Tame by some standards, Tosh still lets profanity fly and is bound to offend a small part of the audience with any given remark. To me, the least tasteful bits were not the two that involved children's deaths (one of them an apparently real decapitation at Six Flags Over Georgia) but the pointed putdowns at the looks of ESPN sportscaster Stuart Scott, Olympic swimmer Michael Phelps, and Fergie of The Black Eyed Peas. Belittling physical appearance feels likes scraping the bottom of the barrel creatively, but Tosh demonstrates more wit and even insight in his other cultural ruminations, for example,
reminding us of the questionable role model value of Kobe Bryant and considering the pluses and minuses of Michael Jackson's upbringing. With the possible exception of his jabs at Mormons, Tosh remains level-headed and appealing enough, sailing through the act as an identifiably self-centered American jaded by modern conveniences and upset by small bumps in the road.

The DVD's feature presentation is an extended, uncensored 58-minute version of the special. The version that aired is kindly offered as a bonus feature.


Happy Thoughts is presented in 1.78:1 anamorphic widescreen. Unsurprisingly, it looks just as perfect as it needs to. Stand-up comedy does not pose much of a challenge for standard DVD compression and the element is consistently clean and sharp. I'm slightly surprised that the soundtrack is only offered in Dolby Surround 2.0 and not Dolby Digital 5.1, but the experience is not greatly different, with audience laughter still reaching out from the rear and Tosh's audio coming in crisp and clear from the front channels. Par for Comedy Central, closed captions are offered (only on the extended cut) but subtitles are sadly absent altogether.

Daniel Tosh ventures into the crowd as part of his Encore. A Day in the Life of Daniel Tosh includes hosting the web video commentary show "Tosh 2.0." Warm-up act Matt Fulchiron opts for the disheveled look apparently befitting someone as broke as he.


A decent-sized menu of appropriate bonus features is found here. First up is the 42-minute version of the special that will air on Comedy Central. In addition to bleeped profanity, this tighter, choppier edit loses sixteen minutes of content and adds commercial break transitions. While presumably, most viewers will want their standup comedy uncensored and extended, I think it's a great idea to offer the broadcast version as well.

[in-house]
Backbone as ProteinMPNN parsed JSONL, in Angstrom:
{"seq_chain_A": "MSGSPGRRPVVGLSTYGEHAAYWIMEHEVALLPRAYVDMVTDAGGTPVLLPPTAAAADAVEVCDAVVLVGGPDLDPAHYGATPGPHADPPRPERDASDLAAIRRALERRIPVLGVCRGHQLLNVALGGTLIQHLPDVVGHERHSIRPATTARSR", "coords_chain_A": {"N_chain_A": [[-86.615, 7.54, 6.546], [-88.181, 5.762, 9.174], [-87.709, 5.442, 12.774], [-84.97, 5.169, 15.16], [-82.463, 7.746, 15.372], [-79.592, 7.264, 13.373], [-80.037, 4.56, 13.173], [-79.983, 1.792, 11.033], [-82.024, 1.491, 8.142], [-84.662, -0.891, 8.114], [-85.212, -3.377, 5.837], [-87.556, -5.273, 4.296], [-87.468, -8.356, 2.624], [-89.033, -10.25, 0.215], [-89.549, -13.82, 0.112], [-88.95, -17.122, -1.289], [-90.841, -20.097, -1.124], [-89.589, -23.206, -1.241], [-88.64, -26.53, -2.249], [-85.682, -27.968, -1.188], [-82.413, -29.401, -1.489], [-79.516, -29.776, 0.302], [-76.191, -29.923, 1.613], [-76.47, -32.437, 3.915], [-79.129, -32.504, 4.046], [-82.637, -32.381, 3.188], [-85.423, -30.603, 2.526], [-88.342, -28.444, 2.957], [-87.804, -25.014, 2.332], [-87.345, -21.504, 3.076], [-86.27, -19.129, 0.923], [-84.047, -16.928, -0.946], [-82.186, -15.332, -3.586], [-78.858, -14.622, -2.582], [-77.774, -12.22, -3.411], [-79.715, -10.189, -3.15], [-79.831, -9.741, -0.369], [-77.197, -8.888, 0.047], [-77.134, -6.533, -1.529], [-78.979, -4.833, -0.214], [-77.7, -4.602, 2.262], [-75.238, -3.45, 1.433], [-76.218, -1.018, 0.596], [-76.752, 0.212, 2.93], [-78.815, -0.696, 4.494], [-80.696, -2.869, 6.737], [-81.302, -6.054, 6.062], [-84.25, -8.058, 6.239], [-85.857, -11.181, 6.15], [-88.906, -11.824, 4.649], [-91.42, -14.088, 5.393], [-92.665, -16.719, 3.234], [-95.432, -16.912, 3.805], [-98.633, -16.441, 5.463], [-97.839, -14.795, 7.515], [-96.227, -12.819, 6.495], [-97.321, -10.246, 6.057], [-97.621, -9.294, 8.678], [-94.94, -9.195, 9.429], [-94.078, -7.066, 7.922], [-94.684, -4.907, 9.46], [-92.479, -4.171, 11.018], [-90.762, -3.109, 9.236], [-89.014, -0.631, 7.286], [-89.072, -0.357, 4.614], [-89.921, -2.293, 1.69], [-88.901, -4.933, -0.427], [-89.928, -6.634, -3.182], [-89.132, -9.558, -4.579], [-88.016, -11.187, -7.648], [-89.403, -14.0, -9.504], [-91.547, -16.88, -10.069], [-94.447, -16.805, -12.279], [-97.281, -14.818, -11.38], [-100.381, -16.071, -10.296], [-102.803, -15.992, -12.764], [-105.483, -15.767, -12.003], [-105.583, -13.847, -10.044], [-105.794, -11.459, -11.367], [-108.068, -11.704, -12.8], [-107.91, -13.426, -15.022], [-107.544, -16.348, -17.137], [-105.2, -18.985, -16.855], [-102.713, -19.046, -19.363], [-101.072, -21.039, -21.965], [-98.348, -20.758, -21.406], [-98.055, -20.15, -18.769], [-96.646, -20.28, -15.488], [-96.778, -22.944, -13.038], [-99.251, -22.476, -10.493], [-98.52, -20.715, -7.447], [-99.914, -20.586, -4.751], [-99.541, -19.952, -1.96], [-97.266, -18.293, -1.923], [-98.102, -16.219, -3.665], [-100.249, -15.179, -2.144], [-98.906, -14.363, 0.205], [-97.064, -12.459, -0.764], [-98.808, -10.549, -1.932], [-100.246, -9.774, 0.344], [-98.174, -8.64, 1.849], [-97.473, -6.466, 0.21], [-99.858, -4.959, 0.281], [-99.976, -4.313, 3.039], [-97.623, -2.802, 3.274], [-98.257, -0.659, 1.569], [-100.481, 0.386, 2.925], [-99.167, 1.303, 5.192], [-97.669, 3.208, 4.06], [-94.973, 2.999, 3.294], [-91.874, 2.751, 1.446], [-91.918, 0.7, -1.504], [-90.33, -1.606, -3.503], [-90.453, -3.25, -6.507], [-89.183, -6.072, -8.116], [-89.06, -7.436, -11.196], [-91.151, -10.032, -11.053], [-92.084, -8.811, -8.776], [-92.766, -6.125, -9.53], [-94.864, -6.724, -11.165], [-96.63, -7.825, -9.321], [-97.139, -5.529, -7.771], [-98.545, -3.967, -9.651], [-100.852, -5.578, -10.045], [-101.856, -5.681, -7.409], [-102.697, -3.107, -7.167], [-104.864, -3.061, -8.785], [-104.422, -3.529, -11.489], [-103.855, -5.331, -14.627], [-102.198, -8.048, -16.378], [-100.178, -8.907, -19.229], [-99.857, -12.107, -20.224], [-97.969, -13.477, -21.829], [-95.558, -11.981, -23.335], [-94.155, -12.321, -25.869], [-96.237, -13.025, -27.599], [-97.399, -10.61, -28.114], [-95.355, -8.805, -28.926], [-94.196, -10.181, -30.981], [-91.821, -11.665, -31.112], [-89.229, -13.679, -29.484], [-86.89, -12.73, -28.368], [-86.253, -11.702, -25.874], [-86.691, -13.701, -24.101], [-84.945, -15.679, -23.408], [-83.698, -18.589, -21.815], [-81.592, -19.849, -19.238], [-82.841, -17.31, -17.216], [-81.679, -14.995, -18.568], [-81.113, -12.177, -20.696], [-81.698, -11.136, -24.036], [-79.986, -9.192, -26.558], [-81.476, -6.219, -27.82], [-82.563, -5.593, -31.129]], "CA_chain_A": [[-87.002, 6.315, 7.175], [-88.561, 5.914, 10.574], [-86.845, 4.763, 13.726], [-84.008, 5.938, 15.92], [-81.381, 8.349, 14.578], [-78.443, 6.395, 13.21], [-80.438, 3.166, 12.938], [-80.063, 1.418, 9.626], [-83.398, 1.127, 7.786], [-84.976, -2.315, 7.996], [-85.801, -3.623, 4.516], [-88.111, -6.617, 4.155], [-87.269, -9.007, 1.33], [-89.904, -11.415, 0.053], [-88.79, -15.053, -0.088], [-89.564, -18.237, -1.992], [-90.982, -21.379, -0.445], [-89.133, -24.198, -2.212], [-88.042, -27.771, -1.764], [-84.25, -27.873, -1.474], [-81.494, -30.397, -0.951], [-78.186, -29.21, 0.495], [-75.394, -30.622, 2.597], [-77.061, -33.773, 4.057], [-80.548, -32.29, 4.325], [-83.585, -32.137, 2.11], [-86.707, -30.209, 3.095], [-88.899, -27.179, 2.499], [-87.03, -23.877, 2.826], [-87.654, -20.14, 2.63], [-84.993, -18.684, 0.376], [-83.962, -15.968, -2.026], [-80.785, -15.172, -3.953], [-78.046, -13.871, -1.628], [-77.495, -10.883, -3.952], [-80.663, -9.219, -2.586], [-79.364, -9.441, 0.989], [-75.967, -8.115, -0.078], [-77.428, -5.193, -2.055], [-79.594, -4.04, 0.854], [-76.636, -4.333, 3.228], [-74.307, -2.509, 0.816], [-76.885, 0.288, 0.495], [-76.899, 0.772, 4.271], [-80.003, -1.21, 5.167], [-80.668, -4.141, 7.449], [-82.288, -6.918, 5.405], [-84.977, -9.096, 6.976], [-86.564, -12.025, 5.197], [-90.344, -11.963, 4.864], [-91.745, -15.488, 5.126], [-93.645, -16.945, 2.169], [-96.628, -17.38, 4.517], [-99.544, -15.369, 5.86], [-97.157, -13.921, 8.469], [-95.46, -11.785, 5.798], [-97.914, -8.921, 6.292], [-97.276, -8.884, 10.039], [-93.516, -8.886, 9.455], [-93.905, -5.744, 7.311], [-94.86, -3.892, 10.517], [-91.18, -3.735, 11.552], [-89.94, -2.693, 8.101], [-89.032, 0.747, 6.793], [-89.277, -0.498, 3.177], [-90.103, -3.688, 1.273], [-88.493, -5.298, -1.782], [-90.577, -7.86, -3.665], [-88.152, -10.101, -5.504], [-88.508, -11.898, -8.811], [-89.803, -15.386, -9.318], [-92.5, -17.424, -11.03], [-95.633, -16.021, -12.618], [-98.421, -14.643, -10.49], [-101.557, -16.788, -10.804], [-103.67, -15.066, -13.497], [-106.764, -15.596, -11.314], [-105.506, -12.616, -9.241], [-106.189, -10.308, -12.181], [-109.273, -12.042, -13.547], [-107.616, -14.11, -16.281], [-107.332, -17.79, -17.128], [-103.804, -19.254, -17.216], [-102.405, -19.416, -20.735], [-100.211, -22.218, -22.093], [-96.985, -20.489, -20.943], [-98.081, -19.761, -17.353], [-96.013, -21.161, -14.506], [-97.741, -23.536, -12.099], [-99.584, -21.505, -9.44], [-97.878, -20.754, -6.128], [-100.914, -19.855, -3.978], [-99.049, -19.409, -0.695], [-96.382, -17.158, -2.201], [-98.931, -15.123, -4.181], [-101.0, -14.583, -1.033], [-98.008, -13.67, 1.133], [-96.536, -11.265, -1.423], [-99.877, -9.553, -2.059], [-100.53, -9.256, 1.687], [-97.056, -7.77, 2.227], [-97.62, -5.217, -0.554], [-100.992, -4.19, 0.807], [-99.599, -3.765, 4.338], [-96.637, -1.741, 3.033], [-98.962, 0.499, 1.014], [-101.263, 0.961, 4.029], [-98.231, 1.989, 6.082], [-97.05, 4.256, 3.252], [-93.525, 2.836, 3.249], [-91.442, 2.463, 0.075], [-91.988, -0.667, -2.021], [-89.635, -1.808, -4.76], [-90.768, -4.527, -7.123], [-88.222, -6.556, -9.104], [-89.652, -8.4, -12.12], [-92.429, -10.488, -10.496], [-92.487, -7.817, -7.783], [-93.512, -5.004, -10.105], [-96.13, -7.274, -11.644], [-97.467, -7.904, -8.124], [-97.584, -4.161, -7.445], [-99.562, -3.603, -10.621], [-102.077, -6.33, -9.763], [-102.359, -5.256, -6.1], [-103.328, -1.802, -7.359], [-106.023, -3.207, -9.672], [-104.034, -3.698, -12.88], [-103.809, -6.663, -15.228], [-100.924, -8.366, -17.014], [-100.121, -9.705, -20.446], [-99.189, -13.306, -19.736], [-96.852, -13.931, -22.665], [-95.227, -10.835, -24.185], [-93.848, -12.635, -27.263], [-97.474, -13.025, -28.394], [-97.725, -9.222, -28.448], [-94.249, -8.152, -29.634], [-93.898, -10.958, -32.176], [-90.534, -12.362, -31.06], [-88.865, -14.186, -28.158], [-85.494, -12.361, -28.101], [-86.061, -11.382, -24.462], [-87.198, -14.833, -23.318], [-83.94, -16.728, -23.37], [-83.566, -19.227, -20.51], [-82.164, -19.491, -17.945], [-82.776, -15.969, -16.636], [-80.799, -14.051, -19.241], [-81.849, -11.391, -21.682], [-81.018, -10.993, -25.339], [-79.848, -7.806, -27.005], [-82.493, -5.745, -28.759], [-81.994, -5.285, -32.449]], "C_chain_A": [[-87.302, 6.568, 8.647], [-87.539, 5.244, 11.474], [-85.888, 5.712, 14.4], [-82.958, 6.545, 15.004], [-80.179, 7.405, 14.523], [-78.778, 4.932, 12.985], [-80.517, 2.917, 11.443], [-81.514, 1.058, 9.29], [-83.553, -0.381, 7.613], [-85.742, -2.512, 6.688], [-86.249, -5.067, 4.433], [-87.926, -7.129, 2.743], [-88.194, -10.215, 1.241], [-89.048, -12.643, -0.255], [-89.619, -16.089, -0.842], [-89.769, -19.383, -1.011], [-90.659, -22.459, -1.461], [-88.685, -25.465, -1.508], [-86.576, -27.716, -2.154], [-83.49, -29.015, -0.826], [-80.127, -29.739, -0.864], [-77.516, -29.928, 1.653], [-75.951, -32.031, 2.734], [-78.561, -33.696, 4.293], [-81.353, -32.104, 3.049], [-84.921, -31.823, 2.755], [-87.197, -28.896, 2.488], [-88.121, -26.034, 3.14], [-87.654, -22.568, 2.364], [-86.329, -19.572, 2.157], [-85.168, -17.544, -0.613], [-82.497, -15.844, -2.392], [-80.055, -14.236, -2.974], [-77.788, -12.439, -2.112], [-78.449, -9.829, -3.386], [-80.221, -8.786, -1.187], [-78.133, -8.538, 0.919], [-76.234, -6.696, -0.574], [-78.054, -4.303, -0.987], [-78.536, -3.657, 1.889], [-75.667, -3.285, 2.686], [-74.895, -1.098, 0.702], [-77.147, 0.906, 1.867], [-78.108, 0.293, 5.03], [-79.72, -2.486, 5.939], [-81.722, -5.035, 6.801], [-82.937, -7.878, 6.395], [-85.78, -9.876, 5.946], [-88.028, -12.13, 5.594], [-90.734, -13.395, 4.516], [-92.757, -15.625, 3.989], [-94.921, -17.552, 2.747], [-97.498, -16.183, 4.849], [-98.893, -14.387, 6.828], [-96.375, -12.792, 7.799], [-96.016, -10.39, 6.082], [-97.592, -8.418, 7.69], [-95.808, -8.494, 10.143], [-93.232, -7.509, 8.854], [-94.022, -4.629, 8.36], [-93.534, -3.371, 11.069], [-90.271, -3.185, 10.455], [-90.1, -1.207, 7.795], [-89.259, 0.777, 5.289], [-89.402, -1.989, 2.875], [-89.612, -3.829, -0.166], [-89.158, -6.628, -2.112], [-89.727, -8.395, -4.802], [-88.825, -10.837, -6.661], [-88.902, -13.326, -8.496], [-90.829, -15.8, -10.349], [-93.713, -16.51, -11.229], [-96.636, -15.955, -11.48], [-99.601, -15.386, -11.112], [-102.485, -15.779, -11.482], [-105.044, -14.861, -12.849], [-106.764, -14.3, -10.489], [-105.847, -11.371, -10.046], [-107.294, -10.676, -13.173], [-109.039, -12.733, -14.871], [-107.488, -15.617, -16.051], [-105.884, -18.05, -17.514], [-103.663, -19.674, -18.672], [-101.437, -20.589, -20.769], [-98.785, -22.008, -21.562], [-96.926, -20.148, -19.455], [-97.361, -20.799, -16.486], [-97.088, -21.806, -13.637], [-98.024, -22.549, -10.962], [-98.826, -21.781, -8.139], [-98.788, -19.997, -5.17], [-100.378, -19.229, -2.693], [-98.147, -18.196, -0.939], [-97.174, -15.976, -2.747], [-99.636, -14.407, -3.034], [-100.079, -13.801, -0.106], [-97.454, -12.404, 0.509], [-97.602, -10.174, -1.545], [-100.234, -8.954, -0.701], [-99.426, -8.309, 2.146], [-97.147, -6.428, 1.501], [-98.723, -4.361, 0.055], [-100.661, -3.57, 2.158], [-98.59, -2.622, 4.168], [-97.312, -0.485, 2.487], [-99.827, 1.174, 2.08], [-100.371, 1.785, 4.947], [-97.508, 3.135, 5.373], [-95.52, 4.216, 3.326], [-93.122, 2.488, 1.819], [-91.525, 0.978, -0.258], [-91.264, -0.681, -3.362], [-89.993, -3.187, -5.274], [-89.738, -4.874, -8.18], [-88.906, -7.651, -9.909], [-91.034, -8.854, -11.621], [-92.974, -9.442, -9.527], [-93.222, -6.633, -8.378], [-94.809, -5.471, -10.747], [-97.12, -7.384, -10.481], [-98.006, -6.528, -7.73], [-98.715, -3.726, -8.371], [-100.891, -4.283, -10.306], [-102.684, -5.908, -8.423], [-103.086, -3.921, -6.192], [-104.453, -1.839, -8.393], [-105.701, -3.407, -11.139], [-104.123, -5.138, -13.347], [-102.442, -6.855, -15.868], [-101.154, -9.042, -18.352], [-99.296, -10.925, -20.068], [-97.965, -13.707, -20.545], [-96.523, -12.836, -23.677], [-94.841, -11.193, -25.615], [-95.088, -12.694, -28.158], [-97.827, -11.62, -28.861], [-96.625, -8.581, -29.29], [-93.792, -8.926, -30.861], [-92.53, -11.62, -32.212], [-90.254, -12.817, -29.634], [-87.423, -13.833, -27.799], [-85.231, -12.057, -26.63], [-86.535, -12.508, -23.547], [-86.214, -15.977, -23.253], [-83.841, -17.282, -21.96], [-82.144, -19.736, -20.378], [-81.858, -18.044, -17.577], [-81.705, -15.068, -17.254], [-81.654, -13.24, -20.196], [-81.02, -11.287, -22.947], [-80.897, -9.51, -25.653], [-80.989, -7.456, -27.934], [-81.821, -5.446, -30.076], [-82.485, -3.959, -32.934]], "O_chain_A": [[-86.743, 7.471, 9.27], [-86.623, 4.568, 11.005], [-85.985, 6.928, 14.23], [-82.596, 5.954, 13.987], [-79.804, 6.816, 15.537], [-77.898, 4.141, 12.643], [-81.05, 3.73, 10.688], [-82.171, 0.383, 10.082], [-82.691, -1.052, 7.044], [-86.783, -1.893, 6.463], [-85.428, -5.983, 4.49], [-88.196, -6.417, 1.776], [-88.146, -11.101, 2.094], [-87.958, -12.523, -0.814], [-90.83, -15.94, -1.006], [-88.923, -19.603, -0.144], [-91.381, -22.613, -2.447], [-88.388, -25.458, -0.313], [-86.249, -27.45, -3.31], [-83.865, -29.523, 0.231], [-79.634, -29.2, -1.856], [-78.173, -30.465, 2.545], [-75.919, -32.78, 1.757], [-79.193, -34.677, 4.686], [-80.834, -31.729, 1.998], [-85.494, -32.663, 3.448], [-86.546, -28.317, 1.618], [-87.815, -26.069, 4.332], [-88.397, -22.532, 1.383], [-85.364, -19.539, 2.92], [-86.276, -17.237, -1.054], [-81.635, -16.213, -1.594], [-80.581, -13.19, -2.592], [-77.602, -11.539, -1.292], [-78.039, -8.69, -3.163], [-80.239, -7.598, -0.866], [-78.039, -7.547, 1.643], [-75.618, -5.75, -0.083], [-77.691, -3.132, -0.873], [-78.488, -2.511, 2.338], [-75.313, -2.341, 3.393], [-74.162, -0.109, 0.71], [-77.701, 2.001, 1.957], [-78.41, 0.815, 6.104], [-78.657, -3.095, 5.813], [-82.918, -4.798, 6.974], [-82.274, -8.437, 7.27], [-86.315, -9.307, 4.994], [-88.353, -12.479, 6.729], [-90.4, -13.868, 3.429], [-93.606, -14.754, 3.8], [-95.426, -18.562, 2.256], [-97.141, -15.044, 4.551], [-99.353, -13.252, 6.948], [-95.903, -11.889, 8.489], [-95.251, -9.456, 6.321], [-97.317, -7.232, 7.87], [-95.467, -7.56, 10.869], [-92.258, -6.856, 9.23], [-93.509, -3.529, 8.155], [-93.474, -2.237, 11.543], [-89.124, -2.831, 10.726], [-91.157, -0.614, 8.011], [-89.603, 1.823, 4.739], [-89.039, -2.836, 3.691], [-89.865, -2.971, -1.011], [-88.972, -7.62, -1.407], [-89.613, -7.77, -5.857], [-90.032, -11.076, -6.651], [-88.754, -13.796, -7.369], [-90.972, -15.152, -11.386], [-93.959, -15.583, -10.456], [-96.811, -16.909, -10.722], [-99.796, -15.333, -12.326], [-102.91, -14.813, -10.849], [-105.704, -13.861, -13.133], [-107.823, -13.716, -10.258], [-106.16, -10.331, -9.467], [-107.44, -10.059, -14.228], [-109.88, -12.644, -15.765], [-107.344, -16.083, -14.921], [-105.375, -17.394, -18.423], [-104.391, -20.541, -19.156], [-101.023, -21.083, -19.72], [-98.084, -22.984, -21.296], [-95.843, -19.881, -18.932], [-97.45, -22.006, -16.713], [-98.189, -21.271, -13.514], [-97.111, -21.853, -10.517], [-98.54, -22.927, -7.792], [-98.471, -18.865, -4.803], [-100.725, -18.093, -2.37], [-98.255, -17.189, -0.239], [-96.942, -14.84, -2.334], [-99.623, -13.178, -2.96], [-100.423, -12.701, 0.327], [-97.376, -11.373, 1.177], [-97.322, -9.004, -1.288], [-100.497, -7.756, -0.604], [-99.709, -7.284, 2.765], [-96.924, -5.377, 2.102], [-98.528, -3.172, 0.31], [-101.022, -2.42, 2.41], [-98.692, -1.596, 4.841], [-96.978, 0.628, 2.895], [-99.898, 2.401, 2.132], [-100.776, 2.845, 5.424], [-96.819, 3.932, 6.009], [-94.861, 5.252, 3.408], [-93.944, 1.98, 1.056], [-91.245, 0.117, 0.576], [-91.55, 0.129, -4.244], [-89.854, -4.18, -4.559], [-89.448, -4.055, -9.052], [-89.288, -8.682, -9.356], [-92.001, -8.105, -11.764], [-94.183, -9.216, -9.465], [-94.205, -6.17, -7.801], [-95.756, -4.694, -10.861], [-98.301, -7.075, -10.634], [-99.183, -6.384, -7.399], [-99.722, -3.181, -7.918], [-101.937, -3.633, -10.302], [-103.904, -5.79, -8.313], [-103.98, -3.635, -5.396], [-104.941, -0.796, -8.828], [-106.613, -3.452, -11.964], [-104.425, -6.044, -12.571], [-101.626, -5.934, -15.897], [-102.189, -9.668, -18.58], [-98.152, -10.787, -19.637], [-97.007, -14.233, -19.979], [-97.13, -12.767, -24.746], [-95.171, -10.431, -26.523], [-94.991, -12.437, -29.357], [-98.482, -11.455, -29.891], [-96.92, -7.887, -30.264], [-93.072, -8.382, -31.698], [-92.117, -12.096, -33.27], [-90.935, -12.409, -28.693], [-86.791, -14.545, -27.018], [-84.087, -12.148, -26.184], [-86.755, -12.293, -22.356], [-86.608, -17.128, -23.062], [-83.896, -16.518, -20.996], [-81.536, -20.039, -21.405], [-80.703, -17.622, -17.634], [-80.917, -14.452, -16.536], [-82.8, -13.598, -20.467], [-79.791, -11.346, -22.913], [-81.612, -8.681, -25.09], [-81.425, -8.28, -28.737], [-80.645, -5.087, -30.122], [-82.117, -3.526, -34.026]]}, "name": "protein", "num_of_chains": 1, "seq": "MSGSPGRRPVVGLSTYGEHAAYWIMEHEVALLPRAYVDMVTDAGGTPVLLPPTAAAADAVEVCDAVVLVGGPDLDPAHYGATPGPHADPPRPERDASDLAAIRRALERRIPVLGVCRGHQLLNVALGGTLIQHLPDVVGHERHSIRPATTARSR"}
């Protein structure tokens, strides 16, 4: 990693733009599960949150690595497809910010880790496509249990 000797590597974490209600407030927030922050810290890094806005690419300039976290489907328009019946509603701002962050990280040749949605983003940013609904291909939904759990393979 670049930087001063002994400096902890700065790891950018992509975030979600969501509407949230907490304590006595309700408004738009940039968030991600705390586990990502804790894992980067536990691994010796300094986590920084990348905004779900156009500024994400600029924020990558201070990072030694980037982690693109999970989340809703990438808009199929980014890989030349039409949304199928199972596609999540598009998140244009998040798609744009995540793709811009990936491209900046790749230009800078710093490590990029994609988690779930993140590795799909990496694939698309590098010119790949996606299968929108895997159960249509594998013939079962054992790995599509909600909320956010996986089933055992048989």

After all, that is what many people will use to decide if this DVD is worth buying or renting and discs of this sort always have plenty of room to spare.

Next up is Tosh's Encore (11:26). He doesn't reach as high in his return to the stage, but he still entertains the crowd with some scattered thoughts, Maggie Gyllenhaal disses, and crowd observations.

"A Day in the Life" (8:52) gives us a behind-the-scenes look at Tosh's work on "Tosh 2.0", from taping a promo with Nick Swardson to recording an episode with Slipknot singer Corey Taylor volunteering to shock himself. Tosh behaves like a prick, a self-deprecating maneuver for the camera crew trailing him.

Finally, we get Tosh's two opening acts from less accomplished stand-ups not exactly seizing their exposure opportunities. Jasper Redd (10:37) starts strong but quickly falls out of his groove with his jokes about race (he's black) and fast food (what is McDonald's Grimace?). Matt Fulchiron (9:54) wears an unflattering suit, which he comments on as part of his "I'm so broke" routine that he peppers with puns and concludes with a rap.

The main menu opens with the moving logo that titles the specials and remains scored and mildly animate after that. The other screens, including an oddly-named chapters list, are static and silent.

Daniel Tosh crouches into position to reassure those opposed to gay marriage that no law can stop Heaven's defense line from upholding the sanctity of the afterlife.


Daniel Tosh establishes himself as a fairly entertaining comedian in his new special Happy Thoughts. If you're a fan of him from "Tosh.0" or his previous stand-up, this is probably worth checking out either when it airs or more enjoyably comes to DVD shortly after. With its fine feature presentation, alternate broadcast version, and 40 minutes of worthwhile additional bonus material, there is nothing about the disc to take to task. I can only recommend it if you're comfortable with Tosh's stylings, but here at least he makes that easy.

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Reviewed February 19, 2011.

Text copyright 2011 DVDizzy.com. Images copyright 2011 Irwin Entertainment, Black Heart Productions, Comedy Central, Comedy Partners,
Comedy Central Home Entertainment, and Paramount Home Entertainment. Unauthorized reproduction prohibited.